Ex-Zynga Developers Apply Lessons Learned To App Monetization On Facebook

ToroFacebookHowever one feels about the merits of FarmVille, it’s undeniable that the game’s creators know a thing or two about app monetization.

To that end, Red Hot Labs – a game dev startup founded by the team that created back-in-the-day blockbusters FarmVille and CityVille – released Toro on Wednesday, a new tool aimed at helping app developers make the most of Facebook. Red Hot is in the process of becoming a Facebook Marketing Partner.

“No matter what kind of app you’re building, whether it’s an ecommerce app or a game, when it’s time to take it to the marketplace, you go to Facebook because they have a great platform to target audiences,” said Red Hot Labs co-founder Amitt Mahajan, who left Zynga for the startup world in December 2011, the same month Zynga filed for its epically disappointing IPO.

And Facebook’s great – if you know how to use it, Mahajan said.

“There are a dizzying number of option for how to do the targeting and how to interpret the results,” he said. “Most people are actually targeting very broadly and don’t use the segmentation features correctly, which means they see poor results coupled with the high cost of installs.”

Toro’s value proposition is pretty straightforward: to make it easier for users to generate better quality app installs on Facebook. Users can create multiple split tests for targeted campaigns, rebalance budget and bids on the fly based on campaign performance and track post-install metrics, including user lifetime value (LTV). Toro is integrated with several mobile measurement partners, including German app attribution provider Adjust.

It’s probably safe to say that nearly every app developer on earth is obsessed with user acquisition – and for good reason. What’s an app if it doesn’t have users? But some of the metrics developers are using to make their acquisition decisions aren’t as handy as they might seem to be on the surface.

One salient example is cost per install (CPI). According to a study conducted by VentureBeat in June, although the majority of app developers gravitate towards CPI as their number one metric – if CPI is less than LTV, then it’s game on – CPI is actually the least financially viable user acquisition benchmark out there. And that’s because there’s life beyond the install. Low CPIs don’t necessarily mean high LTV. If you spent $5 on an install, and lifetime user value is $6, you haven’t gained all that much in the way of revenue and if your user doesn’t stick around, you don’t have much to show for your investment.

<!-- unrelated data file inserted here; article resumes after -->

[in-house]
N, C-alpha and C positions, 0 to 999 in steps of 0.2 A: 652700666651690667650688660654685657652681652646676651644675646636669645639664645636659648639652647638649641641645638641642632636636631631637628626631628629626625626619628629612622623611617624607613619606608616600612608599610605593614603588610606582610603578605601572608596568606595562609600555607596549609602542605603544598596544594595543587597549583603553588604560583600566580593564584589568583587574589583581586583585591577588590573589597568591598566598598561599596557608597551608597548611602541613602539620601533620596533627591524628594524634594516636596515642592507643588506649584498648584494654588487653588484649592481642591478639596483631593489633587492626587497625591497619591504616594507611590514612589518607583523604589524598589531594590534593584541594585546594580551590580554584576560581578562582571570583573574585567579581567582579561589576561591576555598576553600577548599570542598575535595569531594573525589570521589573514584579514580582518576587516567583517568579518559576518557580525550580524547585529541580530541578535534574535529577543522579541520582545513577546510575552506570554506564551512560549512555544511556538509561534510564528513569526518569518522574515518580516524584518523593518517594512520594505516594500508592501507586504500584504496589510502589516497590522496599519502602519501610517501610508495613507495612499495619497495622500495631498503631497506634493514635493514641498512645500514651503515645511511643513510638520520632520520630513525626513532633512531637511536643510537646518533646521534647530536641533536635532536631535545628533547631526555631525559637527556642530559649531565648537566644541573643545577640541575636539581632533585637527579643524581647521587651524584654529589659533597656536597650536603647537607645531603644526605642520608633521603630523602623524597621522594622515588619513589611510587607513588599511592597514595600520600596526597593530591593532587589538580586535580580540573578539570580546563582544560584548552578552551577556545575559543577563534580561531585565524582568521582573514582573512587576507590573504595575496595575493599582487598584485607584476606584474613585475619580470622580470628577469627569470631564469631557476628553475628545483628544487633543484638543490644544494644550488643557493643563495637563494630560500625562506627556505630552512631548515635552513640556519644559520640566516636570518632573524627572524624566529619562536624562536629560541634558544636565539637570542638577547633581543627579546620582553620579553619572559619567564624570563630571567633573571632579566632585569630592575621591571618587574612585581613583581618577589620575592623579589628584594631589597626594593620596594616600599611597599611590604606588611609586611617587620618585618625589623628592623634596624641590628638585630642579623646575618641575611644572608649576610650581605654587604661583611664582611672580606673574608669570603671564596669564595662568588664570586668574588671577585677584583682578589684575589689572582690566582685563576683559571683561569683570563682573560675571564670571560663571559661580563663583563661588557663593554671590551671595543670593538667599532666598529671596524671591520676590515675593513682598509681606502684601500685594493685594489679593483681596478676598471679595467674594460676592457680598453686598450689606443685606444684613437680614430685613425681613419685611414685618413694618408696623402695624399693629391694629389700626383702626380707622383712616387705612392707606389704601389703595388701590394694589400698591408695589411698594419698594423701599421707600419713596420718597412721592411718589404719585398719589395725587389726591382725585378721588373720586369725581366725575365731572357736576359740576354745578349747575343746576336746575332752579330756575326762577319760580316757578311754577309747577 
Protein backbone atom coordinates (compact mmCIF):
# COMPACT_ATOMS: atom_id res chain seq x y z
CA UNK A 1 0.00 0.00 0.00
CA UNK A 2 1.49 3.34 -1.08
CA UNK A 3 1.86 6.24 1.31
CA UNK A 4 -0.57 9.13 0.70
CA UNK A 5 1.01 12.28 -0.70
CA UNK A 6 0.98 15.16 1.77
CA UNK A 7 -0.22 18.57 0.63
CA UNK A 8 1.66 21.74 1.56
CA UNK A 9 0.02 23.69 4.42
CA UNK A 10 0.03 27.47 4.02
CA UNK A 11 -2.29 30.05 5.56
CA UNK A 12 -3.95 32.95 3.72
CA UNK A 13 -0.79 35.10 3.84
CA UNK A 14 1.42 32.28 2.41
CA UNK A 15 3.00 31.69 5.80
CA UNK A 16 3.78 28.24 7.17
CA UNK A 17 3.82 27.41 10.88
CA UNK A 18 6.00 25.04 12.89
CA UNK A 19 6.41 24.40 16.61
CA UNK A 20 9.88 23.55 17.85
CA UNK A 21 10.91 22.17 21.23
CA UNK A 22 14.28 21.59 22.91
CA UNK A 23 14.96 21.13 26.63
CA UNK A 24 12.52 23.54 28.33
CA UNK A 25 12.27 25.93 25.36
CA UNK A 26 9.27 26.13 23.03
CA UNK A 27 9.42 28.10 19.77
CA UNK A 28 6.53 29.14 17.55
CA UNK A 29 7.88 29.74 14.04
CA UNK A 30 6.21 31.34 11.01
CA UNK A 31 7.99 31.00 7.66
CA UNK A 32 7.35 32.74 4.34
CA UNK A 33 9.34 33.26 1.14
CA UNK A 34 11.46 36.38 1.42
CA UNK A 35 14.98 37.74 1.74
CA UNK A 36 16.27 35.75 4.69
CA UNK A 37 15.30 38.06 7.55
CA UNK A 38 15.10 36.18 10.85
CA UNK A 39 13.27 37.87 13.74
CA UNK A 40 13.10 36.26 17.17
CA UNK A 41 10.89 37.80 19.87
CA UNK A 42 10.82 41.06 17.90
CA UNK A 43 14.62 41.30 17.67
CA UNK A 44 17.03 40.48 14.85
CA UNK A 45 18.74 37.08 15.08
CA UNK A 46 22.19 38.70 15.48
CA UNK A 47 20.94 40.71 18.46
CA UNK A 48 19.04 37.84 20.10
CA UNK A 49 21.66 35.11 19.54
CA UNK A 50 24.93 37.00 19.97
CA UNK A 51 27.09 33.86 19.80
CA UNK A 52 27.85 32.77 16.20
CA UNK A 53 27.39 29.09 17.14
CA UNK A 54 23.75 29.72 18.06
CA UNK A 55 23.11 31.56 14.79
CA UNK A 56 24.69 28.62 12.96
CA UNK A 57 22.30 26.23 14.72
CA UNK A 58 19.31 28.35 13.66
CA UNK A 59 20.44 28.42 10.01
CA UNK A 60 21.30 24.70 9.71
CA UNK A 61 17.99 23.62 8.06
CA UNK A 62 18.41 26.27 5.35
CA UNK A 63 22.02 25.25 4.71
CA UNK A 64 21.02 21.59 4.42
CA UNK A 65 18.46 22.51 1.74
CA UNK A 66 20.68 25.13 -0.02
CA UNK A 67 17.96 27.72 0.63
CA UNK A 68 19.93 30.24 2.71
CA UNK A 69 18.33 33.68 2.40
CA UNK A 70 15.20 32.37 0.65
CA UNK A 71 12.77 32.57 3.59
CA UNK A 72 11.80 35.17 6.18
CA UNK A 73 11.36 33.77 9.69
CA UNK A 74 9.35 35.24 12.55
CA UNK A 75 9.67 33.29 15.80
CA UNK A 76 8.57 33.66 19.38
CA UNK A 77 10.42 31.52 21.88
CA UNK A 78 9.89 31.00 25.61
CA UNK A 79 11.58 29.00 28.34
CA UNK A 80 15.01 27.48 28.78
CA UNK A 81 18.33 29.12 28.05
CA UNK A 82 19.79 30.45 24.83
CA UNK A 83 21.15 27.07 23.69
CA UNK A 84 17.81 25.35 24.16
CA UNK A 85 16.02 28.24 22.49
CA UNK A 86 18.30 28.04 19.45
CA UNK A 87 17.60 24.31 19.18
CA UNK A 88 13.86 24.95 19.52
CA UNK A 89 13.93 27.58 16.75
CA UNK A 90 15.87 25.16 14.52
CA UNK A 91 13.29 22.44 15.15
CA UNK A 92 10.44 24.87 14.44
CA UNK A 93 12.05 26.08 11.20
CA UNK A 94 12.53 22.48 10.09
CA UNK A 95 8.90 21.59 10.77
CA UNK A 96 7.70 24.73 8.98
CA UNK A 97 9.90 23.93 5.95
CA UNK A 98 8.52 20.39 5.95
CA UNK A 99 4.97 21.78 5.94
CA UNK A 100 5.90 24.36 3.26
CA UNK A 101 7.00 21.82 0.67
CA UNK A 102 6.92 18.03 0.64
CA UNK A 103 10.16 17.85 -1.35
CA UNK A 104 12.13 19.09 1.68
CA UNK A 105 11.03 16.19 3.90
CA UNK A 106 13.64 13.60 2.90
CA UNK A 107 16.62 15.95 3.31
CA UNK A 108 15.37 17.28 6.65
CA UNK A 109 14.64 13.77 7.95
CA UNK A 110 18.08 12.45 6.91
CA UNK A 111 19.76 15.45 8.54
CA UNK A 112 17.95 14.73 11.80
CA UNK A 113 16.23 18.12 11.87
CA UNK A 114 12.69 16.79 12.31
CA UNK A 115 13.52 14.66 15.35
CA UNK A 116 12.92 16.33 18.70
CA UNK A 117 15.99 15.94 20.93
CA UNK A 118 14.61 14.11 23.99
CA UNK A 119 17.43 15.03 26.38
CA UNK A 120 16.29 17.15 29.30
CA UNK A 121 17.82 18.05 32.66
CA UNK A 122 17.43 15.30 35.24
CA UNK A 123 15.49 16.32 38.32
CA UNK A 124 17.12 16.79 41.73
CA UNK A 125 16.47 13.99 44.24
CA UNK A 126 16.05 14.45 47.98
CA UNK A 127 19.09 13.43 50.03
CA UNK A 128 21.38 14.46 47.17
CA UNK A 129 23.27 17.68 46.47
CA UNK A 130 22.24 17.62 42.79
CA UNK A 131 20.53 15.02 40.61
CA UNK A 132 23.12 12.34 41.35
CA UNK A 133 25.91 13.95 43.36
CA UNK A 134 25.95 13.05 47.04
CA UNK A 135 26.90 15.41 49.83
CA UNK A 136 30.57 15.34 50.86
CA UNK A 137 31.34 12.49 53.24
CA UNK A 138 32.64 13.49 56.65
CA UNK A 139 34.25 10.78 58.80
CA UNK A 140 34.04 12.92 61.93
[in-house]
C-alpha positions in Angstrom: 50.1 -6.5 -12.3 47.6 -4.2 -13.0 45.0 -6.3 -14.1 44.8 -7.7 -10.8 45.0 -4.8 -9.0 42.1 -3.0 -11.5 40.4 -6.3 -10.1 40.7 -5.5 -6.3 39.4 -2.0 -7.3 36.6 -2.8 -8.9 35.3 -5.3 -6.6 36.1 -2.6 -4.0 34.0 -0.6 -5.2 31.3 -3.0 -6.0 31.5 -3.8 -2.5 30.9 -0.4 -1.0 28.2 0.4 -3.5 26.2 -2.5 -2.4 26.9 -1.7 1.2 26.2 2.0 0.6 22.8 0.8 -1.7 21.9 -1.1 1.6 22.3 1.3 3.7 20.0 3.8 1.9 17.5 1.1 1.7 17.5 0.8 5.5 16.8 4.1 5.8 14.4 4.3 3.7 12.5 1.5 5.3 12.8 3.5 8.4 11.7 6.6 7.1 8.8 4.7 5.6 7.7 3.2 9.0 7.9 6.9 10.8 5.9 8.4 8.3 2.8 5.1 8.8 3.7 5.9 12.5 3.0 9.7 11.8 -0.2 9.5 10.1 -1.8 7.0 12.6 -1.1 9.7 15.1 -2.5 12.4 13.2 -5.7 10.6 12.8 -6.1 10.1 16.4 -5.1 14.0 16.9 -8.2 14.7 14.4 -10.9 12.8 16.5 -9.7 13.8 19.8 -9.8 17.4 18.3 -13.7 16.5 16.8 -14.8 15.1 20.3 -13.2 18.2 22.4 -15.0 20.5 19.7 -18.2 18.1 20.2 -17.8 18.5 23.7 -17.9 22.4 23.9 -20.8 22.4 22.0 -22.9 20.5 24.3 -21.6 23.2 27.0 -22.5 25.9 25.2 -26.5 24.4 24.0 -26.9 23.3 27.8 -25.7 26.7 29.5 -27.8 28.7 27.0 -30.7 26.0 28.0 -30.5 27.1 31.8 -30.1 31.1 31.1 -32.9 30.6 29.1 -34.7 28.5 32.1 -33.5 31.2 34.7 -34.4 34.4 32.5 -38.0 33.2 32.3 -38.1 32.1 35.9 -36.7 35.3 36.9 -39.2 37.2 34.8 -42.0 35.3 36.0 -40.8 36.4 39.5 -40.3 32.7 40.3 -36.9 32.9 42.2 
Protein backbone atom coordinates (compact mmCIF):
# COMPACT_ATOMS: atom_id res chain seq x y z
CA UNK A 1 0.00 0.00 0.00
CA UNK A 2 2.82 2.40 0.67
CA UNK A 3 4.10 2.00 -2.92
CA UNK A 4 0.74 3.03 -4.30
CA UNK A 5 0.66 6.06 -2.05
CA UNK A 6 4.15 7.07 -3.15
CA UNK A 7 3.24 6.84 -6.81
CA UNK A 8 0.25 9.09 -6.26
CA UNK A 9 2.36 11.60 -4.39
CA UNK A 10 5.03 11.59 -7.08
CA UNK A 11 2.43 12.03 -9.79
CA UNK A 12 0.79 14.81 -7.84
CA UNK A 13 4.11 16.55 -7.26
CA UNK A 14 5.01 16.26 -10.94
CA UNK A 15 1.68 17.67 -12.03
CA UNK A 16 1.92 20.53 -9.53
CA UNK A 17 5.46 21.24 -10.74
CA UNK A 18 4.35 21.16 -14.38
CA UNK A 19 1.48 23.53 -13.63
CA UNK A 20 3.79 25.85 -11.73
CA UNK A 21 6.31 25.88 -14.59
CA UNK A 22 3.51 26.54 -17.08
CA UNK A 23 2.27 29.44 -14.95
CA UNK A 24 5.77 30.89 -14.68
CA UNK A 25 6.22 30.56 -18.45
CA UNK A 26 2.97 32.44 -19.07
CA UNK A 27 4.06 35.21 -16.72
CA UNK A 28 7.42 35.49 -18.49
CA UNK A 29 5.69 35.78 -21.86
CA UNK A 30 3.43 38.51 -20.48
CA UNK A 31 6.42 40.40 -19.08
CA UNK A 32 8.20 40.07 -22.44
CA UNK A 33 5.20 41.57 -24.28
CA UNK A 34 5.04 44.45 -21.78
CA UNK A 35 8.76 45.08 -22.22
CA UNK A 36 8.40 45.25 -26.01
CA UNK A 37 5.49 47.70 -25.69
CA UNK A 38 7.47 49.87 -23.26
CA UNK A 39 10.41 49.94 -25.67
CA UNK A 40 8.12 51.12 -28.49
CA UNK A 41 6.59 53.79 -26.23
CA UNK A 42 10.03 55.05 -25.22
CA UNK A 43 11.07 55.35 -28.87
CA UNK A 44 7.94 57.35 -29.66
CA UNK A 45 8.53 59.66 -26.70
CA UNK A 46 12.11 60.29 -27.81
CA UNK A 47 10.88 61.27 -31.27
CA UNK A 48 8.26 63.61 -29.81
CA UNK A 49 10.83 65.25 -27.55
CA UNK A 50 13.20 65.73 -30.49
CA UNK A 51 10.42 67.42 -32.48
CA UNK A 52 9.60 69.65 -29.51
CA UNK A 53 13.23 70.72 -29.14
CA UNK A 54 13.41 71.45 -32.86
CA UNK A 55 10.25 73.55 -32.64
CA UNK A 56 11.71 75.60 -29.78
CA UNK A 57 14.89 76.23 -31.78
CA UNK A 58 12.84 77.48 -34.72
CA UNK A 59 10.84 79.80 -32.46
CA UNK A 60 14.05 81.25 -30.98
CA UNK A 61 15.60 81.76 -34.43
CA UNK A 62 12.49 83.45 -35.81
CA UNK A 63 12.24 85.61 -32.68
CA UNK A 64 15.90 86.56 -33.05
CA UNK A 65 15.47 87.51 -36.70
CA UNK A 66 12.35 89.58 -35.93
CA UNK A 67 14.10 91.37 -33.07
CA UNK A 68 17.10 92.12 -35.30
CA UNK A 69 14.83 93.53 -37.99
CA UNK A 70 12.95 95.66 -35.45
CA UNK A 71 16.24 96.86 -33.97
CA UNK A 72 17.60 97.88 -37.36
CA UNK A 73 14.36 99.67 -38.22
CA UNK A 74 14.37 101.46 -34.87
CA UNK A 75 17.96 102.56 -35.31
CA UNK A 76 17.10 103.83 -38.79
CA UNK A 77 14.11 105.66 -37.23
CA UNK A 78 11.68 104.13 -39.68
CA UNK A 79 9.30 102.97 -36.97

“That’s why we’re also focusing on post-install, downstream metrics, which means turning someone into a real customer – and then maybe even a repeat customer,” Mahajan said.

Toro, now generally available, was in beta since September. Around 30 paying Red Hot Labs customers are currently using the tool with good results, including Burner, a mobile app that enables users to create temporary on-demand phone numbers. Burner lowered its CPI by 32% since tapping into Toro.

It all comes down to targeting and optimization, said Burner CEO and co-founder Greg Cohn. The result? Higher quality downloads at a lower price.

“When you have a great product and your market has been validated, the main challenge is finding the best method to reach that market while avoiding low-quality installs that don’t convert,” Cohn told AdExchanger. “When managed by hand, this is a very time-consuming and inefficient process.”

It’s an issue Mahajan is aiming to address with Toro based on his experience at Zynga, where he and his team were laser-focused on user growth.

“We were building own own tools to generate hundreds of micro-targeted campaigns and we found that we were getting much better results,” he said. “But it takes a lot of time to set all that up using the native Facebook tool. That’s why we developed an algorithm to manage the day-to-day. It’s a set-it-and-forget-it type of product so developers can go back to focusing on building great apps.”

Red Hot Labs, which has a headcount of seven, including contractors, raised a $1.5 million seed round in February 2013 through several investors, including Greylock Partners, SV Angel and General Catalyst Partners. According to Mahajan, the company is now profitable and hasn’t had to raise more money since, although he didn’t rule out the possibility of looking for additional funding down the line.

 

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